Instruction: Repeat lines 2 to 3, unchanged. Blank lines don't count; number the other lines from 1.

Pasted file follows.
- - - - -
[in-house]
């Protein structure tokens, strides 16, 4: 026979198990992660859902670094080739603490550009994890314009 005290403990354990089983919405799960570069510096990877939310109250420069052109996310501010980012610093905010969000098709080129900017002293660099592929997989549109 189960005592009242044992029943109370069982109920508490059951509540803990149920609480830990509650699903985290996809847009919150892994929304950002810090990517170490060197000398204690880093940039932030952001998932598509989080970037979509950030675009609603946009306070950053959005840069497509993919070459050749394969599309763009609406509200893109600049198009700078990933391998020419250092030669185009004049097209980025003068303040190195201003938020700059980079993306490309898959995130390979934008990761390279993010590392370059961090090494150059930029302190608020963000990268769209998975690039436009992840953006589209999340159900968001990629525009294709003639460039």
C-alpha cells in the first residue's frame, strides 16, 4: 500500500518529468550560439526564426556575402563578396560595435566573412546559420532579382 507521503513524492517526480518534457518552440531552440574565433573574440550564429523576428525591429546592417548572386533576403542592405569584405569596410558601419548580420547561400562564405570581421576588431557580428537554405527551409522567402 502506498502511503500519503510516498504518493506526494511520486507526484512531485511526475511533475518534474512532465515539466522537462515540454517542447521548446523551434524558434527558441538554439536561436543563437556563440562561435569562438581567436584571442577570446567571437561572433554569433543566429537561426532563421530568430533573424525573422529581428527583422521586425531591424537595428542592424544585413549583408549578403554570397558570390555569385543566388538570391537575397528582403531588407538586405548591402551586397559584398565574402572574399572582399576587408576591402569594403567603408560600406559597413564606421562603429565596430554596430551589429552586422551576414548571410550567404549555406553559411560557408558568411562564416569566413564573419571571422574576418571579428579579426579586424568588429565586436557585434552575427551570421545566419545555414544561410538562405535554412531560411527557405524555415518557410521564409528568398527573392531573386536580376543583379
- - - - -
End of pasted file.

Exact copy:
């Protein structure tokens, strides 16, 4: 026979198990992660859902670094080739603490550009994890314009 005290403990354990089983919405799960570069510096990877939310109250420069052109996310501010980012610093905010969000098709080129900017002293660099592929997989549109 189960005592009242044992029943109370069982109920508490059951509540803990149920609480830990509650699903985290996809847009919150892994929304950002810090990517170490060197000398204690880093940039932030952001998932598509989080970037979509950030675009609603946009306070950053959005840069497509993919070459050749394969599309763009609406509200893109600049198009700078990933391998020419250092030669185009004049097209980025003068303040190195201003938020700059980079993306490309898959995130390979934008990761390279993010590392370059961090090494150059930029302190608020963000990268769209998975690039436009992840953006589209999340159900968001990629525009294709003639460039």
C-alpha cells in the first residue's frame, strides 16, 4: 500500500518529468550560439526564426556575402563578396560595435566573412546559420532579382 507521503513524492517526480518534457518552440531552440574565433573574440550564429523576428525591429546592417548572386533576403542592405569584405569596410558601419548580420547561400562564405570581421576588431557580428537554405527551409522567402 502506498502511503500519503510516498504518493506526494511520486507526484512531485511526475511533475518534474512532465515539466522537462515540454517542447521548446523551434524558434527558441538554439536561436543563437556563440562561435569562438581567436584571442577570446567571437561572433554569433543566429537561426532563421530568430533573424525573422529581428527583422521586425531591424537595428542592424544585413549583408549578403554570397558570390555569385543566388538570391537575397528582403531588407538586405548591402551586397559584398565574402572574399572582399576587408576591402569594403567603408560600406559597413564606421562603429565596430554596430551589429552586422551576414548571410550567404549555406553559411560557408558568411562564416569566413564573419571571422574576418571579428579579426579586424568588429565586436557585434552575427551570421545566419545555414544561410538562405535554412531560411527557405524555415518557410521564409528568398527573392531573386536580376543583379